THE Financial Services Authority (OJK), the regulator and supervisor of the financial services industry, issued on Aug 23 OJK Regulation No. 14/2023 on Carbon Trading Through the Carbon Exchange to serve as a guideline for market operators organising carbon trading.
This is one of the government’s concrete efforts to combat rising pollution, as well as its commitment to supporting the reduction of greenhouse gas (GHG) emissions in the Paris Agreement.
Several countries such as the United States, Canada, the European Union (EU), Australia and Japan have set up carbon markets.
The United States launched its carbon trading programme in 2009 as part of the Regional Greenhouse Initiative.
The programme contributed US$699mil in net economic value to the United States in 2018-2020 and a GHG emissions reduction of 46% over the last 12 years.
Carbon trading also occurs in the EU under the European Union Emission Trading Scheme (EU ETS), with 30 European countries participating.
In practice, the EU ETS employs the cap and trade scheme, in which the cap is a limit or quota on the level of GHG emissions companies produce, to be gradually reduced over time.
Since its launch in 2005, the EU ETS has contributed to a 43% reduction in industry emissions.
Despite effectively reducing GHG emissions, carbon trading has imploded in several countries worldwide: It has become a new type of financial crime.
Carbon trading is described as “largely a sham” in Australia because it causes US$1bil of money lost. Public money is being misdirected because there has been no discernible reduction in carbon emissions.
Could this happen in Indonesia? Without a doubt.
For starters, carbon trading does not offer tangible products, which is the same as investing in cryptocurrencies or non-fungible tokens.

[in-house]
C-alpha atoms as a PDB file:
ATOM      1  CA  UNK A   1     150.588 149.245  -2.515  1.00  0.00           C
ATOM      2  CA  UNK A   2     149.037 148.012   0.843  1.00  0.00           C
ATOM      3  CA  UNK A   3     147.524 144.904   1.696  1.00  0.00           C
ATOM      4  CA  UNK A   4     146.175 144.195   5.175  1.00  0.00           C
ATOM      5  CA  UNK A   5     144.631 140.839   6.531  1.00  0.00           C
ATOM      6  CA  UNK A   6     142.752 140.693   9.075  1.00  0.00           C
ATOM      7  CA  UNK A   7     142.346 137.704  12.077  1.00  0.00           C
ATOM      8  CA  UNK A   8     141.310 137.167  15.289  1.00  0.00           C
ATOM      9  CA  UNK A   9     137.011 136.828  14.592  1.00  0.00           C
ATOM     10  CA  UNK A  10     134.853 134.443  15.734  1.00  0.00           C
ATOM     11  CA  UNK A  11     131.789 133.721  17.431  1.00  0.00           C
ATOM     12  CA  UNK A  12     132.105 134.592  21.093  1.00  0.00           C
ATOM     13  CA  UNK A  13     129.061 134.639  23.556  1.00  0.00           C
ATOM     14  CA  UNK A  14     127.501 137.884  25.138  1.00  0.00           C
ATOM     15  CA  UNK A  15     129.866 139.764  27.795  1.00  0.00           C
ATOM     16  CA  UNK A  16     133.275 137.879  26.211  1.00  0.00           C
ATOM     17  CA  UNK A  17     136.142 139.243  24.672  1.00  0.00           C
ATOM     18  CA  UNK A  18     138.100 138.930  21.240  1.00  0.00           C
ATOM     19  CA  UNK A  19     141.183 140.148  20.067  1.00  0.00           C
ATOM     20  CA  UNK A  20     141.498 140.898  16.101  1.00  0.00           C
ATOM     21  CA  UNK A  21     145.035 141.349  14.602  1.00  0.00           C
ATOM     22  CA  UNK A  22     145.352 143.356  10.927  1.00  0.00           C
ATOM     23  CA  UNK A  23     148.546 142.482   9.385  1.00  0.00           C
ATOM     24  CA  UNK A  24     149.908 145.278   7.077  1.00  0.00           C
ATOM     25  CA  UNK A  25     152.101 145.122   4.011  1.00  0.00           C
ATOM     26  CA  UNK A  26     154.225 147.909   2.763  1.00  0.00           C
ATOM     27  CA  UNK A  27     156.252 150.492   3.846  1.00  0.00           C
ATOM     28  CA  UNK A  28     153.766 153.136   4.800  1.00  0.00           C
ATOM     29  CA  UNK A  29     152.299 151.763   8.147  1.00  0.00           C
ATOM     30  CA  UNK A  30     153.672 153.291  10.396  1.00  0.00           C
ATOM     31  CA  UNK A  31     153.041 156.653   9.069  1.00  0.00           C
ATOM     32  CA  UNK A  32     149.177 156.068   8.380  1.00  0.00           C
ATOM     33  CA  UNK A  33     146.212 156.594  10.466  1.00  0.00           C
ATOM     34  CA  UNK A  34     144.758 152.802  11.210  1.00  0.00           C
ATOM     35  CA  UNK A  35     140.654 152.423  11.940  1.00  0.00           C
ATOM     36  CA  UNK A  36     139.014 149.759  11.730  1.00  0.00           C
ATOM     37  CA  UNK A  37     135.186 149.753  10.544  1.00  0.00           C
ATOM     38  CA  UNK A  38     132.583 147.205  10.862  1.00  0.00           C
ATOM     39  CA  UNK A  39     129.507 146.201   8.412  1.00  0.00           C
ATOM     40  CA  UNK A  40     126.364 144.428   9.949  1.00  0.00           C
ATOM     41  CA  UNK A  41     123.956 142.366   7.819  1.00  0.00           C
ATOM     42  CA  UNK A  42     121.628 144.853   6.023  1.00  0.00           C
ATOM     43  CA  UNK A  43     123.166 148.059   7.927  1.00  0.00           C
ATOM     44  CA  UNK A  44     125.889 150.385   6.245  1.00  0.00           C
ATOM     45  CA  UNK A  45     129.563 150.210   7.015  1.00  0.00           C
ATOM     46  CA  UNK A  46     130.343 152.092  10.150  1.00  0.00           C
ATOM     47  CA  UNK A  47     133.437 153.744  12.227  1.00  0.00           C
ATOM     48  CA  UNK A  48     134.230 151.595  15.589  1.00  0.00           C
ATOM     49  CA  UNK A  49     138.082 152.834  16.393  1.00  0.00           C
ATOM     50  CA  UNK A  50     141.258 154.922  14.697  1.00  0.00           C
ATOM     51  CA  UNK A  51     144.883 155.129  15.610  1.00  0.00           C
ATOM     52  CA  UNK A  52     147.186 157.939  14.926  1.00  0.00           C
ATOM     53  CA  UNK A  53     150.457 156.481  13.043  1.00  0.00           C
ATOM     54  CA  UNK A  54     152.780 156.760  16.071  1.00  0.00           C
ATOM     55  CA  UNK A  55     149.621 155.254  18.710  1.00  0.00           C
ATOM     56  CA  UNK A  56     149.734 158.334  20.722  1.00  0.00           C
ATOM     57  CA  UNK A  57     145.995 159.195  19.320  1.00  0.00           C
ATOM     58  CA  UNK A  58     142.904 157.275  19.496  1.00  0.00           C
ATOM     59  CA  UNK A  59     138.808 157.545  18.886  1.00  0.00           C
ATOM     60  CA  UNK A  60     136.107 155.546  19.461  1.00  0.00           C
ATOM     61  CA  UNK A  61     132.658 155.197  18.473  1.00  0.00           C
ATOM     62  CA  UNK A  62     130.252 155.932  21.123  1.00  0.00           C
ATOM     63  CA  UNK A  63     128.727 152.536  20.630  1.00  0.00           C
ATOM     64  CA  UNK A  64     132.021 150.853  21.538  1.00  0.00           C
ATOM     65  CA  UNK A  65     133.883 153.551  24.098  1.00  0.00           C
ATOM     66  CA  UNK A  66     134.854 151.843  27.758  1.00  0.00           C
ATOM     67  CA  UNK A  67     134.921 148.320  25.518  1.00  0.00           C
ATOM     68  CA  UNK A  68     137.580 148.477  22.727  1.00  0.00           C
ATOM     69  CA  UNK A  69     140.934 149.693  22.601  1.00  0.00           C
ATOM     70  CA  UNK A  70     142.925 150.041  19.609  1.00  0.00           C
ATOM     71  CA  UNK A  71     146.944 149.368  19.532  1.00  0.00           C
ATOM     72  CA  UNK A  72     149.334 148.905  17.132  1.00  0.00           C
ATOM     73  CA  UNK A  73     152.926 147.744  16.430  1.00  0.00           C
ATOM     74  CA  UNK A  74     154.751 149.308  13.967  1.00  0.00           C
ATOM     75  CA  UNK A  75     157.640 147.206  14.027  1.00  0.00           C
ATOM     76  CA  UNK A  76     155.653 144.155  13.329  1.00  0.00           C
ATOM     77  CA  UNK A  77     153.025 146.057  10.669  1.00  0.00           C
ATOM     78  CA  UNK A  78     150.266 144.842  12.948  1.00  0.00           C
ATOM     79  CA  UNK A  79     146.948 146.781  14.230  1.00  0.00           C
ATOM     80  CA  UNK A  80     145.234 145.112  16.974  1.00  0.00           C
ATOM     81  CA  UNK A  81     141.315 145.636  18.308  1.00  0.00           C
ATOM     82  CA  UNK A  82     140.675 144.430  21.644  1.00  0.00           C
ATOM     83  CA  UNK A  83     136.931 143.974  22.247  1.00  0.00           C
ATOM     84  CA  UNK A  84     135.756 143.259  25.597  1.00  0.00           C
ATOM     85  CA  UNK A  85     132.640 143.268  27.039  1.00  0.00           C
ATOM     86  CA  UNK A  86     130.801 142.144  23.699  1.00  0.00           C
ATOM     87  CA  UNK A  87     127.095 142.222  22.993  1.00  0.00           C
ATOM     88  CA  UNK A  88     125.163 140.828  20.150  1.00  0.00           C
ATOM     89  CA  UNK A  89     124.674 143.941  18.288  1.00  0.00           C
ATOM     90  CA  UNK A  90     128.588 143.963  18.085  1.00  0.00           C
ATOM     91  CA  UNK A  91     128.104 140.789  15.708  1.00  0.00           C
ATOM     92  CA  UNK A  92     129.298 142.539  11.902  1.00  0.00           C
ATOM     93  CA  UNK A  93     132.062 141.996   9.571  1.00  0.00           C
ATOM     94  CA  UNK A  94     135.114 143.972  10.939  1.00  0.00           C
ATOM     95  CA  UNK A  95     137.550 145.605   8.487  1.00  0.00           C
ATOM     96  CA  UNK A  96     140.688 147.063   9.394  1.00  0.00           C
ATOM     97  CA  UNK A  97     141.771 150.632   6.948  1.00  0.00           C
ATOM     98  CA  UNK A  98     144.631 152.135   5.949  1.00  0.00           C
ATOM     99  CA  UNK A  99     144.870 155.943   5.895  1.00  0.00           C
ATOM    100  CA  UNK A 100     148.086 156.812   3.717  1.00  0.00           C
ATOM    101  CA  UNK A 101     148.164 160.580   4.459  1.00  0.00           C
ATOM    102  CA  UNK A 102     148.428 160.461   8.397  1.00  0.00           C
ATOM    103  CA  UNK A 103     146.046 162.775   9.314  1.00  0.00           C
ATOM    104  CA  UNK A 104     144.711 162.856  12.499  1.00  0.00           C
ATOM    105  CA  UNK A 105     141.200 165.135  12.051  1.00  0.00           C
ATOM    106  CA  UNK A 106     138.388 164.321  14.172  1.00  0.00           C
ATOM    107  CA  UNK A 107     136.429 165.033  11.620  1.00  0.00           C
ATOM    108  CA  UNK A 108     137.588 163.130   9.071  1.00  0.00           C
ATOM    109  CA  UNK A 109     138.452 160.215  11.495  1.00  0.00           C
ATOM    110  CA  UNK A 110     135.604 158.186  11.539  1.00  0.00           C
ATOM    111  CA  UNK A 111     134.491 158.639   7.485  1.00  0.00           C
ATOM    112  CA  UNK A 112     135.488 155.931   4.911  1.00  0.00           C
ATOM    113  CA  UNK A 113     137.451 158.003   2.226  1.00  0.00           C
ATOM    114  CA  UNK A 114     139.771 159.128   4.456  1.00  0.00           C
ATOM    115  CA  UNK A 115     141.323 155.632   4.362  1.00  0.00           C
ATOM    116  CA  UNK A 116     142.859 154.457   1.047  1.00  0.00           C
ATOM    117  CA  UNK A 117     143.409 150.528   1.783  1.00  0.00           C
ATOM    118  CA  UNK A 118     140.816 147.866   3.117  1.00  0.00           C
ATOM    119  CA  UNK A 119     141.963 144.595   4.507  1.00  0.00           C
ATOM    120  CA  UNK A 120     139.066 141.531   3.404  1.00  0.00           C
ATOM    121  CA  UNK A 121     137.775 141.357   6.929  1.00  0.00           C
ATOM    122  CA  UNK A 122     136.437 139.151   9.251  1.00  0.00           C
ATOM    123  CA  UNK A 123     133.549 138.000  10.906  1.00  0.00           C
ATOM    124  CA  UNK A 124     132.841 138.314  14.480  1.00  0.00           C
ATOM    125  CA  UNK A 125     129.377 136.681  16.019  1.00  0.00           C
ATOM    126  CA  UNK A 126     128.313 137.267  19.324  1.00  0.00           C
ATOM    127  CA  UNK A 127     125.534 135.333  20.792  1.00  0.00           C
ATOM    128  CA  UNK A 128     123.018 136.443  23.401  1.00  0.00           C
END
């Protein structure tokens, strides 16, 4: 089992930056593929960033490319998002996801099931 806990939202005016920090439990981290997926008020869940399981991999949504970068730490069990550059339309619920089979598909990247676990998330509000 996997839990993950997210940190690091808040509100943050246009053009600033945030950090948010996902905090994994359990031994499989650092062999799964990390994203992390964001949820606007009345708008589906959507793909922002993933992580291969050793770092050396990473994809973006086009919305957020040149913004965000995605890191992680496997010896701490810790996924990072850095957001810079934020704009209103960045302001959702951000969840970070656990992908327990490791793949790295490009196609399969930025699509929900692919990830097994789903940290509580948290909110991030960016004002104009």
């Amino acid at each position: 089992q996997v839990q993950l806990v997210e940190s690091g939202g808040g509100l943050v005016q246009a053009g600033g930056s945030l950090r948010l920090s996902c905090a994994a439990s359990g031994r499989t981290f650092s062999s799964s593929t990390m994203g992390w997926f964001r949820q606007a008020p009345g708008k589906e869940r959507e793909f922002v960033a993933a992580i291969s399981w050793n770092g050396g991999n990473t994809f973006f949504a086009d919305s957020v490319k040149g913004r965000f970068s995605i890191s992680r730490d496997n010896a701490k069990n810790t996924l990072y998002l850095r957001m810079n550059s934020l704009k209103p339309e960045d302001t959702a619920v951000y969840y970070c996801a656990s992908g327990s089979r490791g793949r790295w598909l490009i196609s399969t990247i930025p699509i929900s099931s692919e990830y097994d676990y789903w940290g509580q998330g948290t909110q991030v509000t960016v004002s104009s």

As a vehicle for carbon trading, the carbon market is subject to abuse due to a lack of regulations, transparency and oversight, just like other financial markets.
This situation will be aggravated because Indonesia is still in the early stages of development, leaving several opportunities open to fraud and other illegal activities.
First, measurements can be manipulated to claim more carbon units. There are several ways to accomplish this but misreporting is the easiest.
Measurements can be distorted by only using certain variables, picking samples that benefit the company or using particular assumptions in calculations.
With the government’s limited ability to monitor company measurements, the movement of fraudsters is likewise becoming more fluid.
To mitigate this risk, reports must be validated by an independent party before they are submitted to the OJK.
However, in several countries, independent parties often blunder. For example, Det Norske Veritas (Norway) and SGS (Switzerland) were suspended as carbon accounting organisations by the United Nations after they were found guilty of committing errors in validating carbon measurements.
This inaccuracy was caused by a lack of knowledge and the substantial risk inherent in carbon measurements.
Second, there is a substantial risk of tax fraud. Cross-border carbon trading is legal under OJK rules.